Pope John Paul II meets with Native children in his 1984 visit to Canada. Photo courtesy of the Archives of the Roman Catholic Archdiocese of Toronto

Canada’s rich history of missionary zeal

  • September 18, 2014

One of the exciting aspects of Pope Francis’ pontificate is how he is making fresh the profound teaching of his predecessors. For example, the Holy Father insists that “missionary discipleship” is the Church’s fundamental identity and it forms the heart of his preaching. The Church exists to make disciples who are eager then to share their faith in Jesus with others. If the Church forgets this and turns inward, neglecting her missionary dimension, she becomes less of who she should be. 

Francis is like the teacher in the gospels, who brings out of his storehouse treasures “both old and new” (Matthew 13:52). That came to mind while looking again at the memorable texts from St. John Paul the Great’s 1984 visit to Canada. In preaching on the Feast of the Triumph of the Holy Cross in Halifax — thirty years ago this week — he highlighted the missionary dimension of our history.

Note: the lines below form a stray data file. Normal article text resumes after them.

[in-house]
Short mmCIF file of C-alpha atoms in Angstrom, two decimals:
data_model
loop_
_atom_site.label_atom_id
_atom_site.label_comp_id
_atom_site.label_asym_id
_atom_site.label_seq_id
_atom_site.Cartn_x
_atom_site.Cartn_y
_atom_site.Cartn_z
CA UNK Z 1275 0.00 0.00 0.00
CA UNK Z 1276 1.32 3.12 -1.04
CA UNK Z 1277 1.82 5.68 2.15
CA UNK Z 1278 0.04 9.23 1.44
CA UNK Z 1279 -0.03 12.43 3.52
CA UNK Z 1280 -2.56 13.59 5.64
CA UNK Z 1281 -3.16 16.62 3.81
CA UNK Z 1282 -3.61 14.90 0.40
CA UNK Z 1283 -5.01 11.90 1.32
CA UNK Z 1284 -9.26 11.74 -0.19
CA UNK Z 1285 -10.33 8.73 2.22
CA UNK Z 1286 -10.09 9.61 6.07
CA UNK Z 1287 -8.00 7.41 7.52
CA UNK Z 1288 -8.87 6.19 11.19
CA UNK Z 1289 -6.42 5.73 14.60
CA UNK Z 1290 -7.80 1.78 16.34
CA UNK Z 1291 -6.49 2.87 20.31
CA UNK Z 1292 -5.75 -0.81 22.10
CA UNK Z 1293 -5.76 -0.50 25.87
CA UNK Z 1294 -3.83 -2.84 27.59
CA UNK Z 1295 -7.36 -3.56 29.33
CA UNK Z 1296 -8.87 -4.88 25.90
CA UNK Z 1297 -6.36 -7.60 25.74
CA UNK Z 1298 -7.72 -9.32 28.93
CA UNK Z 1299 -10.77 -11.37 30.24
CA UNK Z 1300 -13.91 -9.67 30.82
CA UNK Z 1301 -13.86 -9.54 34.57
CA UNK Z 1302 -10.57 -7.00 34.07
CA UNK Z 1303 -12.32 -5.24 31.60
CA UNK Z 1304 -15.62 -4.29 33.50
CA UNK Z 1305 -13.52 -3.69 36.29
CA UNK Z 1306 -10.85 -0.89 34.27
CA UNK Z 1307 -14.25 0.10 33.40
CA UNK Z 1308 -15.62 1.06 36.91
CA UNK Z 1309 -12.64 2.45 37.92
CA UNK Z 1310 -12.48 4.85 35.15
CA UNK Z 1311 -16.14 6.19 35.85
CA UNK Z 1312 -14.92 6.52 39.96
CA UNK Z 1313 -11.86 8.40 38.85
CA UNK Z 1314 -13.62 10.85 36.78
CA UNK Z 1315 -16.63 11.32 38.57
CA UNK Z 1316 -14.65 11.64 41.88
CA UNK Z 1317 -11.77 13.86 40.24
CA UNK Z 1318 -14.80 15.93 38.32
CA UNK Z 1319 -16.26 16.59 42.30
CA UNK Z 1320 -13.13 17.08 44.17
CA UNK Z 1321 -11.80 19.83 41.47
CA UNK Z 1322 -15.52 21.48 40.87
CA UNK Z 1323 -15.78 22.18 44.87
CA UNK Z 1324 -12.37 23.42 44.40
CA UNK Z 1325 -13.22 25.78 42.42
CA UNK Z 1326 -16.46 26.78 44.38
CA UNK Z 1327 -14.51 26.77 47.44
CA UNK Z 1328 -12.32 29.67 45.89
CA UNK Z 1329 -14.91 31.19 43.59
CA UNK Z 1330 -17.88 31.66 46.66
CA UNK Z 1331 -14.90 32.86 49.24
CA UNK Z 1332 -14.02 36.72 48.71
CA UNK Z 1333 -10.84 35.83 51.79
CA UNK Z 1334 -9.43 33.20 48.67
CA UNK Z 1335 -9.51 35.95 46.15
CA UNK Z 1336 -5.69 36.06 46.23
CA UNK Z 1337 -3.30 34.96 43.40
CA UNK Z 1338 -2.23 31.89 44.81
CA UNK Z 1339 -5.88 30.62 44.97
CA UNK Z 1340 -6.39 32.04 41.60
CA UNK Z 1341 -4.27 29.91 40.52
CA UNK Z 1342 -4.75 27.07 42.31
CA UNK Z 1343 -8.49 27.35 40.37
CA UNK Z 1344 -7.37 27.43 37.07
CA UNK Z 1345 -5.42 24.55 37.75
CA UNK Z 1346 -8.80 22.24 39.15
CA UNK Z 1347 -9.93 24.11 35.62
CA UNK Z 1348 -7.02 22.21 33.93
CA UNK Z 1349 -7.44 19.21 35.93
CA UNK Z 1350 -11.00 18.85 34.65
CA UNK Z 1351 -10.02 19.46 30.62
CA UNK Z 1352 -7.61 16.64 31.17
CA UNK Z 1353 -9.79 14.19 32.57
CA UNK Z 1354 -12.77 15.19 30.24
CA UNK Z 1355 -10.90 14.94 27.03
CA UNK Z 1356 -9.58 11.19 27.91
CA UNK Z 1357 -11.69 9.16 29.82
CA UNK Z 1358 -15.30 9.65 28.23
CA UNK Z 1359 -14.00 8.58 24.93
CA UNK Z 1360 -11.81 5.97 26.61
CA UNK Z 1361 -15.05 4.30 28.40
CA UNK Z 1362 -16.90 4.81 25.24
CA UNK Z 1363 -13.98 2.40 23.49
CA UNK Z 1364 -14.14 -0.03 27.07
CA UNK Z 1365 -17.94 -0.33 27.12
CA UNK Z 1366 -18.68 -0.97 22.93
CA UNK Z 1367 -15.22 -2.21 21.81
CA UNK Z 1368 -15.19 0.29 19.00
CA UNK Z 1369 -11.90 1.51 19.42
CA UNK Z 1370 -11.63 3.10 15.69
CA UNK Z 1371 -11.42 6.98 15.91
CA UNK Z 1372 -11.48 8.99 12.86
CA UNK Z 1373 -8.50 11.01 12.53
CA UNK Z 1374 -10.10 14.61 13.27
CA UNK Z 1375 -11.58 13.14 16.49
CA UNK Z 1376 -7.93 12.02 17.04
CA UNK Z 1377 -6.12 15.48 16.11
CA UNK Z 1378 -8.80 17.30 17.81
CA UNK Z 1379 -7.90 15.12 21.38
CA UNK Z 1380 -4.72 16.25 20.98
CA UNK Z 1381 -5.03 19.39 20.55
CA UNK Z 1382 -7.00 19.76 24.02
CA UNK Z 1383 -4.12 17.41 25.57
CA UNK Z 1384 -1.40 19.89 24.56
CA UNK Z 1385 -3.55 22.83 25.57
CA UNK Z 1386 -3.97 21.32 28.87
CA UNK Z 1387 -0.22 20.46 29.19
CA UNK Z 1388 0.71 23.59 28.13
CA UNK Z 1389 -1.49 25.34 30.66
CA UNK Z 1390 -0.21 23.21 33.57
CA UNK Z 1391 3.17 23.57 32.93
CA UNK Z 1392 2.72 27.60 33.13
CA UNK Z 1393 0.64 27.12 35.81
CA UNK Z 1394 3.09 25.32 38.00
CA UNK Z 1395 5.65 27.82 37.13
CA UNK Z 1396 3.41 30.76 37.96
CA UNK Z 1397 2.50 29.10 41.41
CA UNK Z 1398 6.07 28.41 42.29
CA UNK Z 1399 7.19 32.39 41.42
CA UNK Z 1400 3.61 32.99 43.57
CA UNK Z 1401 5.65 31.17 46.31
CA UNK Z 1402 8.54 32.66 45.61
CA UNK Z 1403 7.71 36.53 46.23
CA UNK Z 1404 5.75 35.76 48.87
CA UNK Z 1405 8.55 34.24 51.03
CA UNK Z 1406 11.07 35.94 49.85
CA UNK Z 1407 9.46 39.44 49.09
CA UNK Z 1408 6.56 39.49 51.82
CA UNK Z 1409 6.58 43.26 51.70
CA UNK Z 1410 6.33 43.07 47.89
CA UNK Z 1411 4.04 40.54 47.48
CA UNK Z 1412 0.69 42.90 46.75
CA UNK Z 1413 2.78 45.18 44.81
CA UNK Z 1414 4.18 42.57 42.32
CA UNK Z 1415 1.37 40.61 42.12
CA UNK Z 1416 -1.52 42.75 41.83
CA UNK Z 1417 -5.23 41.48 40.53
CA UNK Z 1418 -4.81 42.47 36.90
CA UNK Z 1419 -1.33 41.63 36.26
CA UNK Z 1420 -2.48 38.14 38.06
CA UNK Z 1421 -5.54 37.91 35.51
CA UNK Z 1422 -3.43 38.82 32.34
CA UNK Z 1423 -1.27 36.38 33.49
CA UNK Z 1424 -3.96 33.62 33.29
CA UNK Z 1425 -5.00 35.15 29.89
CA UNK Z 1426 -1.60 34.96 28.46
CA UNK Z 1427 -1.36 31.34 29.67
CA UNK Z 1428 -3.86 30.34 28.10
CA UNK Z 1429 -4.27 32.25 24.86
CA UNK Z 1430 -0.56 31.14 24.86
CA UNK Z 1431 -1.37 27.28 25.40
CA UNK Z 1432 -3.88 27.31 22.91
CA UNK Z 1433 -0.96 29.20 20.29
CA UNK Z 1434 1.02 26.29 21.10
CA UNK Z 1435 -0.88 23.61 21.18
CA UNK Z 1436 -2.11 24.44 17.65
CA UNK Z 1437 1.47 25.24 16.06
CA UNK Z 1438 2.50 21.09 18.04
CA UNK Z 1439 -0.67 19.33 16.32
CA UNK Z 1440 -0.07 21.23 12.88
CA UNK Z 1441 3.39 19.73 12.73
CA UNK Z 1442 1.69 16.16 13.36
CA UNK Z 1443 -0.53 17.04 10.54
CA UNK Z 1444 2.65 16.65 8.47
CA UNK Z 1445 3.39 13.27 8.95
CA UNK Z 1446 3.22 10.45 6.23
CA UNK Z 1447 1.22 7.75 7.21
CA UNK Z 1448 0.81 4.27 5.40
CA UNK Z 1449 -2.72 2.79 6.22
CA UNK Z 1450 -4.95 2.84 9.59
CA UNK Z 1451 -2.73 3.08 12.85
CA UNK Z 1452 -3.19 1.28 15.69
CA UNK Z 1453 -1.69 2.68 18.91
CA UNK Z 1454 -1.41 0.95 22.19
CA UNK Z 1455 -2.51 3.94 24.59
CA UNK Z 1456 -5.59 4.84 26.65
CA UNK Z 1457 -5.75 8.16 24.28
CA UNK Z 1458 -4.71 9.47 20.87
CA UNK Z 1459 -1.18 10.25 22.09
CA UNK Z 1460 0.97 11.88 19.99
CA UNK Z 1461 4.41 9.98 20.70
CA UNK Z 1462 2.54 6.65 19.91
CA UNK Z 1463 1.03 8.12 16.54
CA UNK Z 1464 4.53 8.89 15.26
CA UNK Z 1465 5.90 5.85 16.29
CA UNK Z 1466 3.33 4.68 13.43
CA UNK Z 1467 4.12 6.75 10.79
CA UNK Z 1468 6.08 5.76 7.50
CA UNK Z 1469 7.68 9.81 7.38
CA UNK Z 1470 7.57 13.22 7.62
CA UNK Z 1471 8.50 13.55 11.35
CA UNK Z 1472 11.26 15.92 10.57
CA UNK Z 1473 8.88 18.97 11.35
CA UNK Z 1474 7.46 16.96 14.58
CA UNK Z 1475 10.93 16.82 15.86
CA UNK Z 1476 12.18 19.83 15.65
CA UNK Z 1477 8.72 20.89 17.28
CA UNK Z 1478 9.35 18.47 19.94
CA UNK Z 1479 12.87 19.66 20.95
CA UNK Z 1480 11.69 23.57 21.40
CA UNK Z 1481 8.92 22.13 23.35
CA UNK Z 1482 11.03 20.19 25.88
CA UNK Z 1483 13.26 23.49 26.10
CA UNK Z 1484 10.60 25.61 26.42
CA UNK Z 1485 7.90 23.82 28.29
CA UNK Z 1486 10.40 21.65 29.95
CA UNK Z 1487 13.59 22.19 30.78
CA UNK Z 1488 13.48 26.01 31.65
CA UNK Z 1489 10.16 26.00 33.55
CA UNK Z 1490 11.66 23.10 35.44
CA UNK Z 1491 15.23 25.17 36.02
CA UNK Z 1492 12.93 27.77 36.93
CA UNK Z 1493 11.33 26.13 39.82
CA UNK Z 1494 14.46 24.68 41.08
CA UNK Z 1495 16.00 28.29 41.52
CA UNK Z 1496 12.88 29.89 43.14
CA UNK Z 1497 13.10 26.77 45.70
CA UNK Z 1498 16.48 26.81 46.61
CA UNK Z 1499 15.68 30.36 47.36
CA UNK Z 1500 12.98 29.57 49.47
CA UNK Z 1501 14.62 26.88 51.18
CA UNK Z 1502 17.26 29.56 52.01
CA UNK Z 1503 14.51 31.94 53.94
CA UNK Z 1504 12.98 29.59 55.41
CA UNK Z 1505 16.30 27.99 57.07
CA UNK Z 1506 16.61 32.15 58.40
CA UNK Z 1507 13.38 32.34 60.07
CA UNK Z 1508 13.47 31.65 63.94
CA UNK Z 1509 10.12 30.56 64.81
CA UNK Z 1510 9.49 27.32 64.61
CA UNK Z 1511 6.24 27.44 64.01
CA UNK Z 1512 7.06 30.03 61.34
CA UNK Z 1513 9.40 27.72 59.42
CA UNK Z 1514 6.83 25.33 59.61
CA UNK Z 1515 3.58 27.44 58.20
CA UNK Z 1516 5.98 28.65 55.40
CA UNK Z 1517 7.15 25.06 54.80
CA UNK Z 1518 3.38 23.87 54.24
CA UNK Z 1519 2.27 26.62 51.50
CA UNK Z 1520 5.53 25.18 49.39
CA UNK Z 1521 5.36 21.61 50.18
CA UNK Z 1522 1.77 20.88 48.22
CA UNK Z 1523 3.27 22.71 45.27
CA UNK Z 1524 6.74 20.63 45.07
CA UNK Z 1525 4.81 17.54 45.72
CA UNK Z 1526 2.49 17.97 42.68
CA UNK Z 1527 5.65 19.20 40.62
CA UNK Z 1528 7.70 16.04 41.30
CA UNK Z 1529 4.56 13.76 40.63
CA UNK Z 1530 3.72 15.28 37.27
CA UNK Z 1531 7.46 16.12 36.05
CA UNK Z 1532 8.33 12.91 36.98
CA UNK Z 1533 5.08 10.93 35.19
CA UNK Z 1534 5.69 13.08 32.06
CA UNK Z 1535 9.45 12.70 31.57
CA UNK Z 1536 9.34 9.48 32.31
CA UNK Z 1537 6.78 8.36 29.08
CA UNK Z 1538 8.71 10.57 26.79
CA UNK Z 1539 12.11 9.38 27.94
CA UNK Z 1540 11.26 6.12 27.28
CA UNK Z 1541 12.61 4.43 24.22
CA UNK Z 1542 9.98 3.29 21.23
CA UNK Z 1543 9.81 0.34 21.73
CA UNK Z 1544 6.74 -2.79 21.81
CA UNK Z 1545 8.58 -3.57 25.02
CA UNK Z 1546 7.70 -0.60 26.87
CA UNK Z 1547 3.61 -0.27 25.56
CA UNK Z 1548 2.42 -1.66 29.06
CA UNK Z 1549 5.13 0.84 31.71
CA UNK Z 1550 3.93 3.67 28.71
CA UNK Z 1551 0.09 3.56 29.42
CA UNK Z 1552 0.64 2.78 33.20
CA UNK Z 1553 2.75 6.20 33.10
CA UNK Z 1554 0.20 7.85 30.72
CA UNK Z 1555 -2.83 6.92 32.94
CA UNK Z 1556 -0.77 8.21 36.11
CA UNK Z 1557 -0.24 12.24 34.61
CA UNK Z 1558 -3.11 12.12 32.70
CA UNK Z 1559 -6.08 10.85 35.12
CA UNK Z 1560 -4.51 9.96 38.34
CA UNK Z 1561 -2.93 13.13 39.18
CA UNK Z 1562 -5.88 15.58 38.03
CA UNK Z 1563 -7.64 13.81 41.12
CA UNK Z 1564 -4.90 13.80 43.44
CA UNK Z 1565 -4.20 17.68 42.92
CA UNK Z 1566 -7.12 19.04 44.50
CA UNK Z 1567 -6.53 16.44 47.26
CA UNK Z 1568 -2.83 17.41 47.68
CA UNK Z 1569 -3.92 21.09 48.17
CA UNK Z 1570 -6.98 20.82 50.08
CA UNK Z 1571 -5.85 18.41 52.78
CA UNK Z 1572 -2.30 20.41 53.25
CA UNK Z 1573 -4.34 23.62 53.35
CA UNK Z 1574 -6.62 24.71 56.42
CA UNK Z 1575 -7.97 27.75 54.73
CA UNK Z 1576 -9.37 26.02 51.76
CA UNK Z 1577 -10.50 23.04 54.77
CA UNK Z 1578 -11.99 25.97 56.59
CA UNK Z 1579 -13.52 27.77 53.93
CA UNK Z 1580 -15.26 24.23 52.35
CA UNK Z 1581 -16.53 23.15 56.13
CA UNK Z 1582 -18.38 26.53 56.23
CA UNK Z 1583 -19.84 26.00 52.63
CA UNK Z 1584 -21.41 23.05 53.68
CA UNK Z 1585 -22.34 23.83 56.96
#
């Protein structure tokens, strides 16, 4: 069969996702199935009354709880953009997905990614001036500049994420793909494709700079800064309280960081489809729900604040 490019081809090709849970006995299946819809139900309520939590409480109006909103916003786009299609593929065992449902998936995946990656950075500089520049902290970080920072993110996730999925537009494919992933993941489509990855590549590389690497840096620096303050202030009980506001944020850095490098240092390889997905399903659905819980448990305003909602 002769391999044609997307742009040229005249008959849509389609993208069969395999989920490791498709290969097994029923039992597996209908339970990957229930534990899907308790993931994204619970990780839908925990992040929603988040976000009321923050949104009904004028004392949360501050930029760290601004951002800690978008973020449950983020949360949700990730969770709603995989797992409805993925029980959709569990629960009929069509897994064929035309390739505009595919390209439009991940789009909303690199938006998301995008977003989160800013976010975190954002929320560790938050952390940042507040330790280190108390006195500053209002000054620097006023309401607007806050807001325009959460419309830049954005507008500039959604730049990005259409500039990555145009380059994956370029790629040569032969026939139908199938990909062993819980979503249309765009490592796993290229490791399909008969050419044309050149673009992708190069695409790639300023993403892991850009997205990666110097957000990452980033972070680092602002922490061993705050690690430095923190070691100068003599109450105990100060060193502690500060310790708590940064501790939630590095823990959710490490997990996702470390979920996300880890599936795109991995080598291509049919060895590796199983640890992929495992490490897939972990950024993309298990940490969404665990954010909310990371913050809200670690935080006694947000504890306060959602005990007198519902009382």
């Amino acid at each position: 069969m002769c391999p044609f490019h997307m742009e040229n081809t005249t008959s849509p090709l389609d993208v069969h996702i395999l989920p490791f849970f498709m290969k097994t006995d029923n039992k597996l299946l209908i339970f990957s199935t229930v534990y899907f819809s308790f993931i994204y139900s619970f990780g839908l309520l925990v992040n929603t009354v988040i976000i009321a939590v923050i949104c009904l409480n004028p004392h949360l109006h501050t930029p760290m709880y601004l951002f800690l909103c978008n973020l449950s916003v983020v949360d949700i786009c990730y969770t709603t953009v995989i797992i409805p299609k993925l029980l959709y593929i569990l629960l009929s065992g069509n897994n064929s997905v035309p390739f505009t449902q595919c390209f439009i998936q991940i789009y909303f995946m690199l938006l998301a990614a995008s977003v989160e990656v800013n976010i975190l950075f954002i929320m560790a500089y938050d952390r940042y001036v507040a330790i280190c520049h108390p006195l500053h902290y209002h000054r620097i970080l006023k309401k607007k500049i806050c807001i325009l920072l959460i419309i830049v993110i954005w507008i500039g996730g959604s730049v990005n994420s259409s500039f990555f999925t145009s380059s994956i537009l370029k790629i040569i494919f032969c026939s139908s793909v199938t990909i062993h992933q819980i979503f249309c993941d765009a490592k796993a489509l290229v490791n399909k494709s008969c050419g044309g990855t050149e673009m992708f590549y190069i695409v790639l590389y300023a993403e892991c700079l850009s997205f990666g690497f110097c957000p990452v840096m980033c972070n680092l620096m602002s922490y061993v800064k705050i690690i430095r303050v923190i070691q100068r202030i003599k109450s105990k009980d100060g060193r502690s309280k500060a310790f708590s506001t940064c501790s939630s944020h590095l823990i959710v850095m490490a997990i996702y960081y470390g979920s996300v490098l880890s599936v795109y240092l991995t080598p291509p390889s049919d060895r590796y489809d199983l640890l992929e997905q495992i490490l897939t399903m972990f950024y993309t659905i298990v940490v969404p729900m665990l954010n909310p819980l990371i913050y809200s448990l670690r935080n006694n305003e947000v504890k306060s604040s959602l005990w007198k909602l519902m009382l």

Most Canadians when thinking about “missionaries” think of those brave and creative missionaries who came in the early years of French exploration to plant the faith along the St. Lawrence River and the Great Lakes, or those later intrepid Oblates of Mary Immaculate who carried the Gospel across the vast prairies and across the frozen expanses of the North. 

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